DESIGNING AND DEVELOPING OBJECT-ORIENTED COMPUTER PROGRAMS_L4DC DIA

DESIGNING AND DEVELOPING OBJECT-ORIENTED COMPUTER PROGRAMS_L4DC DIA

This unit aims to give the learner a thorough grounding in programming methods, and a detailed knowledge of developing programs using C#.

C# Tutorial for Beginners | Learn C# Programming | Visual Studio | Edureka

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C# Tutorial for Beginners | Learn C# Programming | Visual Studio | Edureka
🔥 Edureka Online Courses: https://www.edureka.co
This Edureka video on C# Programming Tutorial (blog: https://www.edureka.co/blog/c-sharp-tutorial/ ) will help you to revise yourself for C# basics. It covers all the topics for all the three categories of learners, beginner, intermediate and experienced professionals.

Subscribe to our channel to get video updates. Hit the subscribe button above: https://goo.gl/6ohpTV

Join Edureka’s Meetup community and never miss any event – YouTube Live, Webinars, Workshops etc. https://bit.ly/2EfTXS1

#edureka #edurekaCsharp #csharp #csharptutorials #csharplanguagecourse #csharpdotnet
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Got a question on the topic? Please share it in the comment section below and our experts will answer it for you.

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Beginning Programming with C# - Getting Started with the Language - C# 7 / Visual Studio 2017
Big picture time: this episode gives you an overview of how C# converts source code into a running executable.

Watch the entire course here:

https://www.raywenderlich.com/603984-beginning-programming-with-c

About the Course:

This course will teach you the basics of working with the C# language. You'll learn how to write programs using Microsoft's premiere development language: C#.

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About www.raywenderlich.com:

raywenderlich.com is a website focused on developing high quality programming tutorials. Our goal is to take the coolest and most challenging topics and make them easy for everyone to learn – so we can all make amazing apps.

We are also focused on developing a strong community. Our goal is to help each other reach our dreams through friendship and cooperation. As you can see below, a bunch of us have joined forces to make this happen: authors, editors, subject matter experts, app reviewers, and most importantly our amazing readers!

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About C# (from Wikipedia):

During the development of the .NET Framework, the class libraries were originally written using a managed code compiler system called Simple Managed C (SMC). In January 1999, Anders Hejlsberg formed a team to build a new language at the time called Cool, which stood for "C-like Object Oriented Language". Microsoft had considered keeping the name "Cool" as the final name of the language, but chose not to do so for trademark reasons. By the time the .NET project was publicly announced at the July 2000 Professional Developers Conference, the language had been renamed C#, and the class libraries and ASP.NET runtime had been ported to C#.

Hejlsberg is C#'s principal designer and lead architect at Microsoft, and was previously involved with the design of Turbo Pascal, Embarcadero Delphi (formerly CodeGear Delphi, Inprise Delphi and Borland Delphi), and Visual J++. In interviews and technical papers he has stated that flaws[citation needed] in most major programming languages (e.g. C++, Java, Delphi, and Smalltalk) drove the fundamentals of the Common Language Runtime (CLR), which, in turn, drove the design of the C# language itself.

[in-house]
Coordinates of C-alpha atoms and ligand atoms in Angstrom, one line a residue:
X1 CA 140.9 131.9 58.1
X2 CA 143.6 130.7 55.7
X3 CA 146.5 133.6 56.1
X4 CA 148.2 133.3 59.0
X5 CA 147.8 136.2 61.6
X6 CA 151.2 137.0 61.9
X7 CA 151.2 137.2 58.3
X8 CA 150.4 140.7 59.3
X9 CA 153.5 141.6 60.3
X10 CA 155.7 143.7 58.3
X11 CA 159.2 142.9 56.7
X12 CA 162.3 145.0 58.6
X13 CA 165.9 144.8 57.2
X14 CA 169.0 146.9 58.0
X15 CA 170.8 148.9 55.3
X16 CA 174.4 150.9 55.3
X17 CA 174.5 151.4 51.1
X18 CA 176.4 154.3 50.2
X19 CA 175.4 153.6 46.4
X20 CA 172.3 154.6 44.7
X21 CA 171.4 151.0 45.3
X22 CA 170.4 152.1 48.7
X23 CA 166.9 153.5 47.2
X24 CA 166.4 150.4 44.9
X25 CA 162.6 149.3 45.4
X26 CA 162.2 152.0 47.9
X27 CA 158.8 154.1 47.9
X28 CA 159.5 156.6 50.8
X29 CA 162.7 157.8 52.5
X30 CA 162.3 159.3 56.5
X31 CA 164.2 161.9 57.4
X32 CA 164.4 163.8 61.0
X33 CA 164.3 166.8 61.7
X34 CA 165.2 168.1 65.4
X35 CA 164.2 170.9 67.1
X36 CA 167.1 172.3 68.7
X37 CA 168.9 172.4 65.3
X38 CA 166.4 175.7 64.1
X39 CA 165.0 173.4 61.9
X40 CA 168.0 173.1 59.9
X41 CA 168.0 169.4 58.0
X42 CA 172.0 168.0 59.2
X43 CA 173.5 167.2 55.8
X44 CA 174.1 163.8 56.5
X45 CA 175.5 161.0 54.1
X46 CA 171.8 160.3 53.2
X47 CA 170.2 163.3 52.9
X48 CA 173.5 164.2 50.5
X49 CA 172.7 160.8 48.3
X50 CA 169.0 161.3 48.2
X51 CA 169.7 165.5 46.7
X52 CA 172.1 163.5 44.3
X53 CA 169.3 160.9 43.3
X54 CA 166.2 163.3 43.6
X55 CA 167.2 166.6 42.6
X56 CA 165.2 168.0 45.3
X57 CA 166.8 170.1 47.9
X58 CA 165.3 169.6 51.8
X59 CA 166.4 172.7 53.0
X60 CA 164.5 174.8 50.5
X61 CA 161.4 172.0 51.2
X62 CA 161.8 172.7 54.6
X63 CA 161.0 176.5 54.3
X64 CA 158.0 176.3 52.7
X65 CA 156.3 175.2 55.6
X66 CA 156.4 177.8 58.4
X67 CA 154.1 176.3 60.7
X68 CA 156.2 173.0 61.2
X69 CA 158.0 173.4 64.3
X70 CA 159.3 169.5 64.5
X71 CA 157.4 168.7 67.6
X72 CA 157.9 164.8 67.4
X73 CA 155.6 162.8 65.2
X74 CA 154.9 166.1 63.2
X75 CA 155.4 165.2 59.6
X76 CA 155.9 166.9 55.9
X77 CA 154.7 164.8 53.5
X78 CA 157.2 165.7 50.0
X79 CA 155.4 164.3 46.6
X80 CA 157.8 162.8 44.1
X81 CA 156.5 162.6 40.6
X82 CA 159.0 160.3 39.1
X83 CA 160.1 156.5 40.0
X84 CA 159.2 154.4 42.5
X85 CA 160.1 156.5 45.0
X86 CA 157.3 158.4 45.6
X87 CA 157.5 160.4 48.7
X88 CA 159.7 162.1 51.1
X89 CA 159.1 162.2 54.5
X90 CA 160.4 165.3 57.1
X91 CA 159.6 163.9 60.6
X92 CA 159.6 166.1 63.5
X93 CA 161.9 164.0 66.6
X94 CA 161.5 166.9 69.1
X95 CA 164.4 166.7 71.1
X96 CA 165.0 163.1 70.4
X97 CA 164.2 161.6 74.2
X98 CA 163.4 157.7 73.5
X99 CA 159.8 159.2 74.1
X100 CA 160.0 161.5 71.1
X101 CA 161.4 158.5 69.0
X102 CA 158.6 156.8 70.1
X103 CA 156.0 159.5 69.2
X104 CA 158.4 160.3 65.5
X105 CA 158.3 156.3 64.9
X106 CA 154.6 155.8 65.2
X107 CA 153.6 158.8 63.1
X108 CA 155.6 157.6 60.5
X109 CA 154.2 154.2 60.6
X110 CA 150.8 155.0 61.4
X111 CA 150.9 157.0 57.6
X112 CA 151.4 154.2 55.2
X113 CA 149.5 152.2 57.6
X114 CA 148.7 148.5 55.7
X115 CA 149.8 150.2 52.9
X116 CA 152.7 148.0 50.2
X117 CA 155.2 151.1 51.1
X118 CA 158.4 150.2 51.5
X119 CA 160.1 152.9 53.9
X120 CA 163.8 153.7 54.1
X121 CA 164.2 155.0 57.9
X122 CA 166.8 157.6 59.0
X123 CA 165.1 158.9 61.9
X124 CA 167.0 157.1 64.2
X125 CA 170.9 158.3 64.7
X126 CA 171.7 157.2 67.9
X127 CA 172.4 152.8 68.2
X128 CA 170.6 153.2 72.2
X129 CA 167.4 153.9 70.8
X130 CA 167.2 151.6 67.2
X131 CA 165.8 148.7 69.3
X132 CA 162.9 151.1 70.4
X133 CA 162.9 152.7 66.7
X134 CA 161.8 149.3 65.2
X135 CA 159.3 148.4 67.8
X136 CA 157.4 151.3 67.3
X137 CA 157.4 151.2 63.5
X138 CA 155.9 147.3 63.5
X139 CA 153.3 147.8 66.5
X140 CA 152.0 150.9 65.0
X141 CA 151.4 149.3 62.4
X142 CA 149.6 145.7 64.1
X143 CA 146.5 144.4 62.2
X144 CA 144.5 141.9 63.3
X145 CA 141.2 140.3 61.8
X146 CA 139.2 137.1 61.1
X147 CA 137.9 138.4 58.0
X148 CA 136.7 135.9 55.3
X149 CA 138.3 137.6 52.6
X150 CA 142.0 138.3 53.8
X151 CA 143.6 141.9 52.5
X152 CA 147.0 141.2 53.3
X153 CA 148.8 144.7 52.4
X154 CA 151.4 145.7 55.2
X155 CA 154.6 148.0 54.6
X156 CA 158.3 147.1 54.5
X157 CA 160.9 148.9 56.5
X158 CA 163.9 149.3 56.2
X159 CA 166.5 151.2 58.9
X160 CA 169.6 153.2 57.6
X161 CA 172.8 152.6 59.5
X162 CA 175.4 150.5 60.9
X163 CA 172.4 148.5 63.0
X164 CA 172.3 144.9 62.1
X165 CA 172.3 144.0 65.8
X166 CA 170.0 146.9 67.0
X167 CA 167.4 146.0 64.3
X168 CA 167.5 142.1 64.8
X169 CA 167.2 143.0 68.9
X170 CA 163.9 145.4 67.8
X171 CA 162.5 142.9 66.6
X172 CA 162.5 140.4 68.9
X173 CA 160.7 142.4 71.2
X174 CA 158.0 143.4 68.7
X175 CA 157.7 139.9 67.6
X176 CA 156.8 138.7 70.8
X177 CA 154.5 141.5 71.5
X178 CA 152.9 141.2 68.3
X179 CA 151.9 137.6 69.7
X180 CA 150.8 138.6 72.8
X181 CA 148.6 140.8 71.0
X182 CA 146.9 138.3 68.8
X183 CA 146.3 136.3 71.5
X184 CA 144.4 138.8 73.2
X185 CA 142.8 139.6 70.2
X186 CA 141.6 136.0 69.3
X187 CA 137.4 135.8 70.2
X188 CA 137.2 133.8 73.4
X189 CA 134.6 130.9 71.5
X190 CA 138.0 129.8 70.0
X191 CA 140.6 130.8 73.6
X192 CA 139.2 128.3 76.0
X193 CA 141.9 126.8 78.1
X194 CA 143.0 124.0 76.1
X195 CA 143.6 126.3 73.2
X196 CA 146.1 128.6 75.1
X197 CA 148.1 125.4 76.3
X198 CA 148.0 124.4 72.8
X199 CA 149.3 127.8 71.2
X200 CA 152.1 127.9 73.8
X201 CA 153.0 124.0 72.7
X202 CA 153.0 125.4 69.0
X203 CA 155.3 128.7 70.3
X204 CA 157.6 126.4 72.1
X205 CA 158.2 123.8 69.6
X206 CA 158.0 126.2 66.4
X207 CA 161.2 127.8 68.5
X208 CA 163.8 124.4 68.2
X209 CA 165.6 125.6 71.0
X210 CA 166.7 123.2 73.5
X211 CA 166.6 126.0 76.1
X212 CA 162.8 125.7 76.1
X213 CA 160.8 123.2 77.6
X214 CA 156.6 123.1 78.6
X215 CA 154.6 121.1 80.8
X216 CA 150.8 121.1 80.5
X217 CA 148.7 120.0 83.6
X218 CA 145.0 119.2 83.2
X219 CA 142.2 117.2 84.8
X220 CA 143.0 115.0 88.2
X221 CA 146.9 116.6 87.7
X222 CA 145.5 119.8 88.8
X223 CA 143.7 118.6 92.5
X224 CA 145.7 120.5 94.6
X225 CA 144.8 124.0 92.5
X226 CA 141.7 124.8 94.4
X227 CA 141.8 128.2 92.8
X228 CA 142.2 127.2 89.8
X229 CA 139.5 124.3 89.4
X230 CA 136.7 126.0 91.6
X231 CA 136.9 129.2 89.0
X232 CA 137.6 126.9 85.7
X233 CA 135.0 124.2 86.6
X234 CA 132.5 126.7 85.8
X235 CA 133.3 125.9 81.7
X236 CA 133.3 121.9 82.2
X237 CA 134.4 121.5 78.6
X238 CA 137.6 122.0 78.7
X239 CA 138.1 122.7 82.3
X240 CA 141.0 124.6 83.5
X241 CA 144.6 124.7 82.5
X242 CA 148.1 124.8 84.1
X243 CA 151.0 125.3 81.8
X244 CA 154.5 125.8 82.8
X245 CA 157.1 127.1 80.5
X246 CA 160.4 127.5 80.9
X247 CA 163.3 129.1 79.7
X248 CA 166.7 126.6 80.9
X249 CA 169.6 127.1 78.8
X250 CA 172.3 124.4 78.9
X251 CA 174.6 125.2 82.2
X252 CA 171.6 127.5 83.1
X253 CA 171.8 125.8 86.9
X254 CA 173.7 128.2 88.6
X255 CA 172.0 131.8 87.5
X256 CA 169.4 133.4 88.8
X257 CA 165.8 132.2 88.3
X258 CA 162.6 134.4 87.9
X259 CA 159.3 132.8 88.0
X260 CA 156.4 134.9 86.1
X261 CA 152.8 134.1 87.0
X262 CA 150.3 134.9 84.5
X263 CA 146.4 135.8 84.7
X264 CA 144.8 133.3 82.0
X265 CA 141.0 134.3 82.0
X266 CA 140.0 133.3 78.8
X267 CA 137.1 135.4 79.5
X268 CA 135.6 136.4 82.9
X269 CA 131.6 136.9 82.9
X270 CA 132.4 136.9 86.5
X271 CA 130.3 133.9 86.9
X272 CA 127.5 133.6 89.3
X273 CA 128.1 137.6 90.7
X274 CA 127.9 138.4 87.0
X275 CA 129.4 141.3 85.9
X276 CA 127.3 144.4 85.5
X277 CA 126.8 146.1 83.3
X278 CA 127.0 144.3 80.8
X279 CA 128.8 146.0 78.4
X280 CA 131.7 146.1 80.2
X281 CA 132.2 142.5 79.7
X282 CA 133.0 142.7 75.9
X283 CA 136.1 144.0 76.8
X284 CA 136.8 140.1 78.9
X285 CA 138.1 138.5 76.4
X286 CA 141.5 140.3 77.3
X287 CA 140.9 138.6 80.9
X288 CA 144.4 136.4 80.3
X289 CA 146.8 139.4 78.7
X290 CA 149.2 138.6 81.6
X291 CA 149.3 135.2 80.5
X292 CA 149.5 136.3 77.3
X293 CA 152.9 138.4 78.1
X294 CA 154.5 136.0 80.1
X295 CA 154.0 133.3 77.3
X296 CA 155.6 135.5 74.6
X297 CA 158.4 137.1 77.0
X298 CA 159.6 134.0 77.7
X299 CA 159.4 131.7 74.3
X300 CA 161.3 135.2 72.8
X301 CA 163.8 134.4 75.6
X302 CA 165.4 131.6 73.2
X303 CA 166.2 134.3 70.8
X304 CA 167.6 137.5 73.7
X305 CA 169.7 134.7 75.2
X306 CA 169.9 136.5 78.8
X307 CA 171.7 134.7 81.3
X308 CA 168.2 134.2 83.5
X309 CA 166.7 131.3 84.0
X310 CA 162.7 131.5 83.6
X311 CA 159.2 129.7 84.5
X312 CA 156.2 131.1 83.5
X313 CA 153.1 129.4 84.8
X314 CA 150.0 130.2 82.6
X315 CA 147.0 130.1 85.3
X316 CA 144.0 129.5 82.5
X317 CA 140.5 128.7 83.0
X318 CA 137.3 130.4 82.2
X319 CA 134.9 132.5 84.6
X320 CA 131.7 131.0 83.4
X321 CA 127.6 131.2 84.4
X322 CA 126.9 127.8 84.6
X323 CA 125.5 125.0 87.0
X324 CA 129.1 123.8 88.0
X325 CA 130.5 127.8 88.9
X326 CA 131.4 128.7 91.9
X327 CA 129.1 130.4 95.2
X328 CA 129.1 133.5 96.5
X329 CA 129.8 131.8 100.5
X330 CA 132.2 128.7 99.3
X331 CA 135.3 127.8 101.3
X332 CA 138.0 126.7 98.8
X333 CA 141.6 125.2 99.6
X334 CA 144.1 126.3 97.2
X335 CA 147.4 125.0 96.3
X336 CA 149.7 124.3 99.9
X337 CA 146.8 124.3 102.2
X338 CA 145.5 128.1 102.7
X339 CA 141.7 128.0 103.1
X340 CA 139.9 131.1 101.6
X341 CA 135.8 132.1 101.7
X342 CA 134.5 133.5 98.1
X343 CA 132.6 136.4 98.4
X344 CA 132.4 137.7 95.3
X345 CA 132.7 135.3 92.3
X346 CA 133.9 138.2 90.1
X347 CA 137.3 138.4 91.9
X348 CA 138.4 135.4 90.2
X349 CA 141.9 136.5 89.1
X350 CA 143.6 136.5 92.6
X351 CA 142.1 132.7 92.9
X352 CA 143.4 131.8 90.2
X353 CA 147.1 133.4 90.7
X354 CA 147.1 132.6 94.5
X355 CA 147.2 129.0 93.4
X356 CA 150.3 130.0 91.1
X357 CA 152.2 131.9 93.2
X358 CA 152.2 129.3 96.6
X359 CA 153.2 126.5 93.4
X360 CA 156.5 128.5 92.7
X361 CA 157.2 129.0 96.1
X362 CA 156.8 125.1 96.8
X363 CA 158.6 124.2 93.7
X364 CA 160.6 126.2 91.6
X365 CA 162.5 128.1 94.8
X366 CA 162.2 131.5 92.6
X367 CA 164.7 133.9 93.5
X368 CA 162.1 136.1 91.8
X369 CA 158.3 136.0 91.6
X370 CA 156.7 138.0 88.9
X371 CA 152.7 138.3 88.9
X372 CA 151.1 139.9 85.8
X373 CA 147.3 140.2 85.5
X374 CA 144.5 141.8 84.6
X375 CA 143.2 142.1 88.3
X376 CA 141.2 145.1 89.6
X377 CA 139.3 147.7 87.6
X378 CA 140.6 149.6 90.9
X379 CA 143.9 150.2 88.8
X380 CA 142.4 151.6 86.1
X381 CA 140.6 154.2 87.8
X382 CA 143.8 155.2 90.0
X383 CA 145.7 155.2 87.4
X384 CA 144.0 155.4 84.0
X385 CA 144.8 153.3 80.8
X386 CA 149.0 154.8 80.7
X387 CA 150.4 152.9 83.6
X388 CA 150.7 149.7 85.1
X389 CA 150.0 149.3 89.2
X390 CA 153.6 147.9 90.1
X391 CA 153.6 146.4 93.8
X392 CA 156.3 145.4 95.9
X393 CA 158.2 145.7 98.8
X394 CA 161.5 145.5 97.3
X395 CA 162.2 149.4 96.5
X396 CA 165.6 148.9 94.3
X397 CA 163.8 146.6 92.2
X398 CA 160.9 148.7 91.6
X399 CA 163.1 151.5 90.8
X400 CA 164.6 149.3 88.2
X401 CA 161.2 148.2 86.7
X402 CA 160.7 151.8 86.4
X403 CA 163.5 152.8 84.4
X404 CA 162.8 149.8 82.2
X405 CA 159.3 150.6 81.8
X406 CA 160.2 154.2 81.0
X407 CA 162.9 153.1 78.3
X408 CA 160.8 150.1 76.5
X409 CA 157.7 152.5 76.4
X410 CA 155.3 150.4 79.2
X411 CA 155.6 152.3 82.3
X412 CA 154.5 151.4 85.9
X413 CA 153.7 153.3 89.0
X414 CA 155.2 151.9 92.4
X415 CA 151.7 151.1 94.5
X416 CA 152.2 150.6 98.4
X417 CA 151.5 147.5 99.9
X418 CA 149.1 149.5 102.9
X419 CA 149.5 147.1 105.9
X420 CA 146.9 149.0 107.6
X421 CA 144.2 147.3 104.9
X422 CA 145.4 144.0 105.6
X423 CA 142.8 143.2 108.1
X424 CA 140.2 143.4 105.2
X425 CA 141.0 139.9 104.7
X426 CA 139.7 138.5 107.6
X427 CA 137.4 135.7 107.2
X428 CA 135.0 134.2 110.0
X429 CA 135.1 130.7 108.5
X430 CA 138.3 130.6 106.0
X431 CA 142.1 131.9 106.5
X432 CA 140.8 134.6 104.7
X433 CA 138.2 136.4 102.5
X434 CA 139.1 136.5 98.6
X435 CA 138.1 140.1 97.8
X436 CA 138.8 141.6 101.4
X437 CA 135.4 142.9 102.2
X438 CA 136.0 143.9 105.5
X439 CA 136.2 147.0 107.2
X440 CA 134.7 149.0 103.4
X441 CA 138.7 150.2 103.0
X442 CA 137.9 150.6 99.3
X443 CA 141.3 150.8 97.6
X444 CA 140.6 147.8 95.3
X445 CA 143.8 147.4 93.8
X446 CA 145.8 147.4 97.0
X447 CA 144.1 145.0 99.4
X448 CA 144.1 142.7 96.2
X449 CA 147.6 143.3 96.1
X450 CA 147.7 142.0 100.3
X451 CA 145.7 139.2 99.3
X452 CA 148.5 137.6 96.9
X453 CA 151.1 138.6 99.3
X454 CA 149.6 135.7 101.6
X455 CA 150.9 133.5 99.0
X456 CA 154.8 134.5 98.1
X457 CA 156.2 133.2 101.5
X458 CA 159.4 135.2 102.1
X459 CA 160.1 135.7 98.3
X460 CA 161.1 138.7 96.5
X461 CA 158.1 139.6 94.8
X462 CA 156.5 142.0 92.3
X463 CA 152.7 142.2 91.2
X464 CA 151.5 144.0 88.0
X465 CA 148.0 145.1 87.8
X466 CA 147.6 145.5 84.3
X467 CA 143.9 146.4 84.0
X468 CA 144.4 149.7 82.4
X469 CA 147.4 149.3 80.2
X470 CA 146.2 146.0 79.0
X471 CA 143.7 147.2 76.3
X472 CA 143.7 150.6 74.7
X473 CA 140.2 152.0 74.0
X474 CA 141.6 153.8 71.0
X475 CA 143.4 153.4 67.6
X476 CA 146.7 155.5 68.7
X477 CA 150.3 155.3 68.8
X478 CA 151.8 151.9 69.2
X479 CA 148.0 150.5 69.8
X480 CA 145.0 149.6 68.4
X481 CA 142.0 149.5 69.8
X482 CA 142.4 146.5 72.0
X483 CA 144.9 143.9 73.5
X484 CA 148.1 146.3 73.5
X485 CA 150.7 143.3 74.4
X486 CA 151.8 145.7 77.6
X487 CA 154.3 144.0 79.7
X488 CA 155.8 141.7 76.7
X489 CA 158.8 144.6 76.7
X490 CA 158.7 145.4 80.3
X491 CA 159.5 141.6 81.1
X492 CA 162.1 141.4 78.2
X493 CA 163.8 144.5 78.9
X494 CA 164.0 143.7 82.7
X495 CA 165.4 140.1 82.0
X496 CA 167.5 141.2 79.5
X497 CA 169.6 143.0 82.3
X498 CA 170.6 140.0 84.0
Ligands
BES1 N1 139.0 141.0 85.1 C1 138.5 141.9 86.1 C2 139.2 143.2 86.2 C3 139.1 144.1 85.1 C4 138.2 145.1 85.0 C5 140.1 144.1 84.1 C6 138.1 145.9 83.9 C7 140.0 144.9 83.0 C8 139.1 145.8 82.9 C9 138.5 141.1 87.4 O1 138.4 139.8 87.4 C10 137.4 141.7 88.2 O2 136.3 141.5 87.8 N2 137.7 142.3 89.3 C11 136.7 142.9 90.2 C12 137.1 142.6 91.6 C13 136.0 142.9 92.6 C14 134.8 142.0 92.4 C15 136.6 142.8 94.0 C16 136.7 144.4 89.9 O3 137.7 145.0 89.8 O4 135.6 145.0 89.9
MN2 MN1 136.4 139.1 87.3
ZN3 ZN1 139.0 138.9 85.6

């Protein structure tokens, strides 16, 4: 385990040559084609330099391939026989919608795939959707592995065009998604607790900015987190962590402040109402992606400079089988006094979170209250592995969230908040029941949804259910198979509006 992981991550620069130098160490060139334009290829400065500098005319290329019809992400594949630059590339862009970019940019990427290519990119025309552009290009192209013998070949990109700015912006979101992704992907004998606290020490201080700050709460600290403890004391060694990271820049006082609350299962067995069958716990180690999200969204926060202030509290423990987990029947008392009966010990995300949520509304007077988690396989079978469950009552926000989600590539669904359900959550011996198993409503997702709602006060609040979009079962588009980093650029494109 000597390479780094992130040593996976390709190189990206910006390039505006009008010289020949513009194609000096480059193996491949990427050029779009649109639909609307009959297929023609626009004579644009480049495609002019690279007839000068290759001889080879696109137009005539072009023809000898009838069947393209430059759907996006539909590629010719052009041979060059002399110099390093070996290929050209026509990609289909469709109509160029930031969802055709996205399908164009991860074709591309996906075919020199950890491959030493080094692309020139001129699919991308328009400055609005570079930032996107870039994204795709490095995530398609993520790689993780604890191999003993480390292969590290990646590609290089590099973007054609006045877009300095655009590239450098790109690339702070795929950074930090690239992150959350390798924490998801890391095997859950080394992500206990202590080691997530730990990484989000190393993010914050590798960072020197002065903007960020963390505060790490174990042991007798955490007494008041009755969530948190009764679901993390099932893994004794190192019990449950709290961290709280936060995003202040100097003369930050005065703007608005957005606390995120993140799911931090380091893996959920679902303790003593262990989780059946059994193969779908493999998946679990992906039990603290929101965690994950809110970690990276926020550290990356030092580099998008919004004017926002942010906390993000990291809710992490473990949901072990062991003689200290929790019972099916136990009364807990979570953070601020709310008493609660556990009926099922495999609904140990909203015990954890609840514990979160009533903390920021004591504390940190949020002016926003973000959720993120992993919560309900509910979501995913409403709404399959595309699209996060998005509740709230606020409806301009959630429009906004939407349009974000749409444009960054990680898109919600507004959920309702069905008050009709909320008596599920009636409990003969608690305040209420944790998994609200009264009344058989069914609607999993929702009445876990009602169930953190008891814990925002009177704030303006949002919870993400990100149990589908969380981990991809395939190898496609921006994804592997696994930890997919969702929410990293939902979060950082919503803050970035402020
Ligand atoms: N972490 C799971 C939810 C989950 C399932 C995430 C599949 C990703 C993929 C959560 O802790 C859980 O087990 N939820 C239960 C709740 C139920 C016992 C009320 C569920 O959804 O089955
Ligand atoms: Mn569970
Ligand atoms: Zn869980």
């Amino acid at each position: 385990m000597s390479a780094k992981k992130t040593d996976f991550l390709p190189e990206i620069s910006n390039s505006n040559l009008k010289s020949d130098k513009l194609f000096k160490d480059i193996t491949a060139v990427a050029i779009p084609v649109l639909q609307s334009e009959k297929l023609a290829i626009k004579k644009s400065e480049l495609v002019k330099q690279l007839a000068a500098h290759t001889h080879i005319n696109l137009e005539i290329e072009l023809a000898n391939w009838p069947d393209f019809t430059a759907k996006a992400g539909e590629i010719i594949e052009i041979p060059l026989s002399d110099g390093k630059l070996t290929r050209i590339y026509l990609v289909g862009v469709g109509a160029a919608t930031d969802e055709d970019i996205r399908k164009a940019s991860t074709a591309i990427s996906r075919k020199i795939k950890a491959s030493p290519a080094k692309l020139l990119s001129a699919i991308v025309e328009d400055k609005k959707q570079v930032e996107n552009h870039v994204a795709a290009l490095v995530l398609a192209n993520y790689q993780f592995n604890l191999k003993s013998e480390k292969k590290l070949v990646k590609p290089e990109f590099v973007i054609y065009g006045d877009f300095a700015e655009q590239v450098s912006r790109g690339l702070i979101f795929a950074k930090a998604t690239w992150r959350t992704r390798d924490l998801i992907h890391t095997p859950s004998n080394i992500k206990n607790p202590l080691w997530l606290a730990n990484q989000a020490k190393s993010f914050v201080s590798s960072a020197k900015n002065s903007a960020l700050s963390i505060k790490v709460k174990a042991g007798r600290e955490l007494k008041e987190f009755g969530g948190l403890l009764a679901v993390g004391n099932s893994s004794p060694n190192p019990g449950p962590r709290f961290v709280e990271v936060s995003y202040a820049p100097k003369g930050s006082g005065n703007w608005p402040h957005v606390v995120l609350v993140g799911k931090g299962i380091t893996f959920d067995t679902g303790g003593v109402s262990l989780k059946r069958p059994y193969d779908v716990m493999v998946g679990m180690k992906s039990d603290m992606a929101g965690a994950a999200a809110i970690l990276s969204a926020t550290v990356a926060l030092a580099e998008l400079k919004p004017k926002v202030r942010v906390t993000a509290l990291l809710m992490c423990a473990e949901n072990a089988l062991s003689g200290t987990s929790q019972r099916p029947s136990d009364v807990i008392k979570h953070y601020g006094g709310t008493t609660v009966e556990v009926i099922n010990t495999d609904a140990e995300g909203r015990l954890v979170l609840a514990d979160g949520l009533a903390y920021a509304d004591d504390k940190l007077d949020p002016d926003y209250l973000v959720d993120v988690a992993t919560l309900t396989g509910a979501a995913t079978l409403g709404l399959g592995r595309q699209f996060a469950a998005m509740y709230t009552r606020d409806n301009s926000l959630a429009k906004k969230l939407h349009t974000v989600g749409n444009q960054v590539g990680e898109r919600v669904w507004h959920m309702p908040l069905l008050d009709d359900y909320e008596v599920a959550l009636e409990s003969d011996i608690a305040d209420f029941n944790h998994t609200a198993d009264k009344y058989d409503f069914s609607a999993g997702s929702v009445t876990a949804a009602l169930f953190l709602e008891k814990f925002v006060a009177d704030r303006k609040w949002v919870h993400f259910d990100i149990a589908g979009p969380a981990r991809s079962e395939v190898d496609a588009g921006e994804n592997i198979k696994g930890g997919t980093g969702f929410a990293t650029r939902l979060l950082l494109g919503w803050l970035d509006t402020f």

James Gosling, who created the Java programming language in 1994, and Bill Joy, a co-founder of Sun Microsystems, the originator of Java, called C# an "imitation" of Java; Gosling further said that "[C# is] sort of Java with reliability, productivity and security deleted." Klaus Kreft and Angelika Langer (authors of a C++ streams book) stated in a blog post that "Java and C# are almost identical programming languages. Boring repetition that lacks innovation," "Hardly anybody will claim that Java or C# are revolutionary programming languages that changed the way we write programs," and "C# borrowed a lot from Java - and vice versa. Now that C# supports boxing and unboxing, we'll have a very similar feature in Java." In July 2000, Hejlsberg said that C# is "not a Java clone" and is "much closer to C++" in its design.

Since the release of C# 2.0 in November 2005, the C# and Java languages have evolved on increasingly divergent trajectories, becoming two very different languages. One of the first major departures came with the addition of generics to both languages, with vastly different implementations. C# makes use of reification to provide "first-class" generic objects that can be used like any other class, with code generation performed at class-load time. Furthermore, C# has added several major features to accommodate functional-style programming, culminating in the LINQ extensions released with C# 3.0 and its supporting framework of lambda expressions, extension methods, and anonymous types. These features enable C# programmers to use functional programming techniques, such as closures, when it is advantageous to their application. The LINQ extensions and the functional imports help developers reduce the amount of boilerplate code that is included in common tasks like querying a database, parsing an xml file, or searching through a data structure, shifting the emphasis onto the actual program logic to help improve readability and maintainability.